Tigers - Russian conservation efforts need to see that large biomass prey base remains intact because these cats cannot afford to spend energy to hunt the required number of smaller prey across a year. Tigers in India - they traverse across the larger agricultural matrix quite well and novel ways are being used to look at the existing populations. The routes they take are sometimes quite surprising with a few protected areas for tigers being completely avoided (!) and some parks behaving like a "bus stop" with a large amount of inflow - outflow. Connectivity will have to be more seriously looked at and factors defining some protected ares not being used must be addressed to have a better handle on the conservation of the same. Also in tiger habitats a great deal can be and has been achieved through local peoples trained in survey methods.

Leopards - exist in extensive farmland and may be culture shocked when caught and relocated to a forest where they must learn what is prey and deal with forest structural factors of a thick canopy or non-crop vegetation. Maybe even the total absence of people may throw them off track. Maybe this happens only in India. We should remember cats are territorial and empty lots get taken off the market - so relocation may just swap individuals around. Relocation we're now finding may increase human-big cat conflict (at least with leopards). Townie leopards should probably not be released in the wild.

Elephants - populations being blocked in by private estates and corridors shrinking seasonally may not be the only changes they are finding hard to cope with. A road that is almost entirely as a linear barrier (too steep sides + human settlement concentrations) may require us to build viable overpasses. Needless to say - science must govern the placement of such measures, not administration and certainly not human convenience.

Other large carnivores - Canids being threatened by distemper carrying stray dogs and roaming outside of parks are often the very populations that provide for genetic mixing. Populations within parks also are increasingly being affected by hard edge affects - much larger for some taxa (sometimes extending beyond 6kms inside a forest from the edge). Conservation for large mammals across the region will have to consider measures that involve human dominated landscapes in a bid for healthy populations of large carnivores.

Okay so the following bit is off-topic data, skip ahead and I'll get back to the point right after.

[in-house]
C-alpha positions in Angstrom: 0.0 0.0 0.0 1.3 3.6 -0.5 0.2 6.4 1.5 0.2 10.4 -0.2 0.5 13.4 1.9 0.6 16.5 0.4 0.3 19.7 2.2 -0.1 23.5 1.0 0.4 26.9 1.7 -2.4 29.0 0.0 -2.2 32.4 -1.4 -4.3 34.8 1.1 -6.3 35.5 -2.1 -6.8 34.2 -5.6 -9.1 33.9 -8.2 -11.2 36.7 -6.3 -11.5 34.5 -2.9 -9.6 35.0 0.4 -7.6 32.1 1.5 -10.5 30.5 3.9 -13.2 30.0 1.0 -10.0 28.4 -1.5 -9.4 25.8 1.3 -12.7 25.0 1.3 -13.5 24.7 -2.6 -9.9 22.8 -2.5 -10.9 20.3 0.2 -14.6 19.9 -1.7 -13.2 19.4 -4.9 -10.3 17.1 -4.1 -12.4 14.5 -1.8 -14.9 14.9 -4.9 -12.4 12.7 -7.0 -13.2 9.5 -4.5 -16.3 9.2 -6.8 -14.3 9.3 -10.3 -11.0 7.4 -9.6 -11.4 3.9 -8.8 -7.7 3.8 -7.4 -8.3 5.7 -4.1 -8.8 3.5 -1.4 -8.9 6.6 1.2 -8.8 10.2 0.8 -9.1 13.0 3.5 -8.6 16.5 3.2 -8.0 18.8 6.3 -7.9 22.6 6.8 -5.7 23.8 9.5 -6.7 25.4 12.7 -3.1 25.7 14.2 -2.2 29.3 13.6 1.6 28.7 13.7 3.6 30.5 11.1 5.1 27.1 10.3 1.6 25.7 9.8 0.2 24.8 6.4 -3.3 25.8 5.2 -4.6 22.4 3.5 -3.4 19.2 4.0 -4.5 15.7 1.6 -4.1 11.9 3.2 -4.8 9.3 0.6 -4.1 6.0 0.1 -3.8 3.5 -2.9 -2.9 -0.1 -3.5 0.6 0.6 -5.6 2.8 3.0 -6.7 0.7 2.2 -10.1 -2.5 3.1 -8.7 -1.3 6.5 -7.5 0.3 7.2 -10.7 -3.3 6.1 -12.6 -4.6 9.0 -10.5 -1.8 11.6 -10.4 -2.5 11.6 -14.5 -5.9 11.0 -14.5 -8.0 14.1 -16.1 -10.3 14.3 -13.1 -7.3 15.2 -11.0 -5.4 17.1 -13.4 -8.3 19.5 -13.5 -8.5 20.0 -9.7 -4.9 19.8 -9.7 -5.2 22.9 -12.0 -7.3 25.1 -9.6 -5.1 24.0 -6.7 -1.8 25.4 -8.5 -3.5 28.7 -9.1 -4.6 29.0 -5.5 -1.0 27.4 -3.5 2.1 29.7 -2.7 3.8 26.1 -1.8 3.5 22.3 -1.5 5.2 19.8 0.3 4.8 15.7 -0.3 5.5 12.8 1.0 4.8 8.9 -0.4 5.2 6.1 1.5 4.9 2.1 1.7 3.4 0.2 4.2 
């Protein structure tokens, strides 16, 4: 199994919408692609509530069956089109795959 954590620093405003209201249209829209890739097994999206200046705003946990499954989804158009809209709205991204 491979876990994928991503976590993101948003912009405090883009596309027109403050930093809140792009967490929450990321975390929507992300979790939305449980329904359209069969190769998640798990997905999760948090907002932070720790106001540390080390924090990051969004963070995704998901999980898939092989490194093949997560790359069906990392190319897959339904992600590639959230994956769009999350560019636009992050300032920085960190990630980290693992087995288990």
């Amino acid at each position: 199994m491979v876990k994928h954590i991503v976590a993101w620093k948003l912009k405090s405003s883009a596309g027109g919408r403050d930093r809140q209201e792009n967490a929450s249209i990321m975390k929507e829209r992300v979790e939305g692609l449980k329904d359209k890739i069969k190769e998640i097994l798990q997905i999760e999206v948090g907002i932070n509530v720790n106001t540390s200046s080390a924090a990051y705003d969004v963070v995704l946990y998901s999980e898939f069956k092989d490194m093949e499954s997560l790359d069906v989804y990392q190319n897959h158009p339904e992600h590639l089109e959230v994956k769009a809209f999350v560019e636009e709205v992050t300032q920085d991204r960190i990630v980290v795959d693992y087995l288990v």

Peppered among the 'big carnivore day' today were science findings such as - 
- Economic approaches to solving people-park situations fail in long term as attachment to land and way of life are rarely adequately compensated.

- Biodiversity of taxa like birds and amphibians largely fall through the net of protected areas and have have a lot less ability to bridge fragmentation gaps. These taxa therefore are under great peril even and especially in biodiversity hotspots where human pressures on non-protected land are converting as much habitat as legally possible.

- Vultures: the fight against Diclofenac use for cattle continues unabated and must remain the top priority for the many species of vulture to survive.

- Lion Tailed Macaques are in dire need of canopy connectivity between populations especially to facilitate males to get around.

- A study on forest and tea estates in Manipur found that ambient air temperature warming causes more carbon flux. (Initial findings that need more spatial and seasonal replicates that may point to these key habitat's source and sink functions for carbon storage)

A take-away from yesterday that got reiterated at the closing of today's sessions after a ride of different species and places and wholly ecological in nature: Politics, Economics, Society, Cultures - ALL of this has to be the purview of conservationists. The science has to play out in policy and governance (see what I did there for this regional's theme?). Maybe tomorrow will be a day of acting on all the parallel, collaborative and required momentum today generated to crystallize ideas and future course of conservation in the region.

Also most posters went up today (click the image to view pdf):

07 August 2012

Biodiversity Asia 2012: Science, Policy, and Governance - Day 1